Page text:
Taiwan Semiconductor Manufacturing Co. (TSMC), the world’s largest contract chipmaker, was the largest invention patent applicant in Taiwan in the first half of this year, according to the Intellectual Property Office.
As for foreign firms, Alibaba, the Chinese e-commerce giant, ranked as the largest invention patent applicant in Taiwan in the first six months of this year, according to data compiled by the office.
Under Taiwan’s patent law, patents are categorized in three groups — invention patents, utility model patents and design patents — with invention patents the most important in terms of the creation of technical ideas.
In the first half of this year, TSMC filed 429 invention patent applications, up 24 percent from a year earlier, well ahead of flat panel maker AU Optronics Corp. (AUO), which was in second position with 318 invention patents, up 30 percent from a year earlier.
In the first quarter, AUO took first place, but yielded the title to TSMC at the end of June.
Integrated circuit designer MediaTek Inc. came in third with 163 invention patent applications in the six-month period, down 8 percent from a year earlier, ahead of PC brand Acer Inc. at 162, down 1 percent, and Realtek Semiconductor Corp., another Taiwanese IC designer, at 134, up 74 percent.
Hon Hai Precision Industry Co., the world’s largest contract electronics maker, took sixth spot with 104 invention patents, down 25 percent from a year earlier, followed by the government-sponsored Industrial Technology Research Institute with 81, down 8 percent, Wistron Corp., another electronics maker with 74, up 23 percent, China Steel Corp., the largest steel supplier in Taiwan, with 71, up 61 percent, and power management solution provider Delta Electronics Inc., with 65, up 33 percent, and memory chip maker Winbond Electronics Inc., with 65, up 10 percent.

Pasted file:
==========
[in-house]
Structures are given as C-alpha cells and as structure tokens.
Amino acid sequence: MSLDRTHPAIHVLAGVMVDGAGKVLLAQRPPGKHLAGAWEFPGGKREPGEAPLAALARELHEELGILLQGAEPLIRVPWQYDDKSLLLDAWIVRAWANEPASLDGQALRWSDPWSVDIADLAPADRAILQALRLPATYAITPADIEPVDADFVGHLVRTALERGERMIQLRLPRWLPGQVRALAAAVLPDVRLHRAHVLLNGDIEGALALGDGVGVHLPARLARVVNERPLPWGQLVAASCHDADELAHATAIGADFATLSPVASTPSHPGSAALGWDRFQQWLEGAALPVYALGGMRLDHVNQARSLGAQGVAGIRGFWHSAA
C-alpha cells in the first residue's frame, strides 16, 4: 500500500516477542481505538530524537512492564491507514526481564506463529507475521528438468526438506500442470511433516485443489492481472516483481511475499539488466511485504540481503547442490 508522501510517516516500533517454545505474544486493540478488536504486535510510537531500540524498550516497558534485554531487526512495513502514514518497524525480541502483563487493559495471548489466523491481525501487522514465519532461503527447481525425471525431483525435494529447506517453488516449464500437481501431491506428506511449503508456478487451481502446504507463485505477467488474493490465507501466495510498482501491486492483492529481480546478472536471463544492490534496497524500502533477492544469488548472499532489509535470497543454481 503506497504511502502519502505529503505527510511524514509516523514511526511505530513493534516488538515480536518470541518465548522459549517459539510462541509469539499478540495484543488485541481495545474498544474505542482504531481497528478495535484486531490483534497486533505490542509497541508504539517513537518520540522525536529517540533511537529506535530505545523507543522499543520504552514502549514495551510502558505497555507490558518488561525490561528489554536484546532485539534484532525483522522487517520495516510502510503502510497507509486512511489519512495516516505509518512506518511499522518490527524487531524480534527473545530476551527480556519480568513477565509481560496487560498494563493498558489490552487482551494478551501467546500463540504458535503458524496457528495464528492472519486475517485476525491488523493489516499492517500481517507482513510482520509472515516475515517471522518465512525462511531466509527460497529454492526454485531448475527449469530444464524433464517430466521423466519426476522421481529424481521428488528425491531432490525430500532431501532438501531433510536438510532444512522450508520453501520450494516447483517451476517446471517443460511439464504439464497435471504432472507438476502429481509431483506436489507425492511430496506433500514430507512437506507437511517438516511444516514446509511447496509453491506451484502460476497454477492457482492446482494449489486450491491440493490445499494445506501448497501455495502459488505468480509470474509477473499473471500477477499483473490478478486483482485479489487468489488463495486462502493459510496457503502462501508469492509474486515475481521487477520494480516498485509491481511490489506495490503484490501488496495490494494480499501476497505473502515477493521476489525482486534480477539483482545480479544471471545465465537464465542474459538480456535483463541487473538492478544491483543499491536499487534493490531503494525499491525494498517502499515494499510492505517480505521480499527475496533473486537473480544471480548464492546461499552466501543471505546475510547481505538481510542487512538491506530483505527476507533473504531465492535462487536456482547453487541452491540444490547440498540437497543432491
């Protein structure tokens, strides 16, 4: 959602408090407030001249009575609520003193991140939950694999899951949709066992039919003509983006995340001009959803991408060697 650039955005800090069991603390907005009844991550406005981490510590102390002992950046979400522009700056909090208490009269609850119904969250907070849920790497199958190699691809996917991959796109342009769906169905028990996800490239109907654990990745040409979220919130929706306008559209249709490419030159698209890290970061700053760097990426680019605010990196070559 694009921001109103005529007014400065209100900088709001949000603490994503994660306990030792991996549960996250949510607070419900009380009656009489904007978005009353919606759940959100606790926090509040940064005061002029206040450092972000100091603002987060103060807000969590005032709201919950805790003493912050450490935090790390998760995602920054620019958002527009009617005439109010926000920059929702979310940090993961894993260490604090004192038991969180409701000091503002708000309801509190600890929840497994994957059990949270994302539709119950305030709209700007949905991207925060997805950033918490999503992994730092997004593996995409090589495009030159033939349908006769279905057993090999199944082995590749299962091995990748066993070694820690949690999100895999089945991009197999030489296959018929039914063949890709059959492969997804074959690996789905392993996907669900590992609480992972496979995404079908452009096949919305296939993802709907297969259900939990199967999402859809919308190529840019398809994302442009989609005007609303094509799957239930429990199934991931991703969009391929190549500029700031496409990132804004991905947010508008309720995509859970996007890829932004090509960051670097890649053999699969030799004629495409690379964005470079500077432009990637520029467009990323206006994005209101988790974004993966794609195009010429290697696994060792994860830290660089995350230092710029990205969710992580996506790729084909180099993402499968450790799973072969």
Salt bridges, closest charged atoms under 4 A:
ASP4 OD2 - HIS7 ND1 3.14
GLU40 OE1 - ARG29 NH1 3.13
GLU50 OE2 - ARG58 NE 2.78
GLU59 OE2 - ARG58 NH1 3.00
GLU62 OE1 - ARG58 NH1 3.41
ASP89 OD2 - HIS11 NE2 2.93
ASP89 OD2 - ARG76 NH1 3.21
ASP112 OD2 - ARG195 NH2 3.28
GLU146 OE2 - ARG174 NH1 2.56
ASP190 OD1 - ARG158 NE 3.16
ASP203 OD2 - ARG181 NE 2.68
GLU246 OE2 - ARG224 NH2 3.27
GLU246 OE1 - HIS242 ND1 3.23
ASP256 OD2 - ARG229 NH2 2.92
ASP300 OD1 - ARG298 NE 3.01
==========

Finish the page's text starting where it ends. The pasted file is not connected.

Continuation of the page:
On the foreign enterprise front, Alibaba filed 408 invention patent applications to take the No. 1 title, up 92 percent from a year earlier, ahead of U.S.-based semiconductor production equipment supplier Applied Materials Inc., with 291, up 27 percent, U.S.-based chip designer Qualcomm Technologies Inc., with 267, down 54 percent, Japan’s semiconductor supplier Tokyo Electron Ltd., with 256, up 33 percent, and Tokyo Electric Wire Industrial Co., with 185, up 19 percent.
The 54 percent fall in applications posed by Qualcomm was because the U.S. firm made great efforts in 5G technology development in 2018, which boosted the comparison base over the same six-month period of that year, the office said.
According to the data, in terms of countries or regions, Japan was the largest foreign invention patent applicant in the first half of this year, filing 6,707 applications, up 5 percent from a year earlier and well ahead of the United States, which made 3,047 applications.
Meanwhile, Hong Kong enjoyed the largest year-on-year growth of 56 percent among foreign invention applicants in the first half of the year, the data indicates.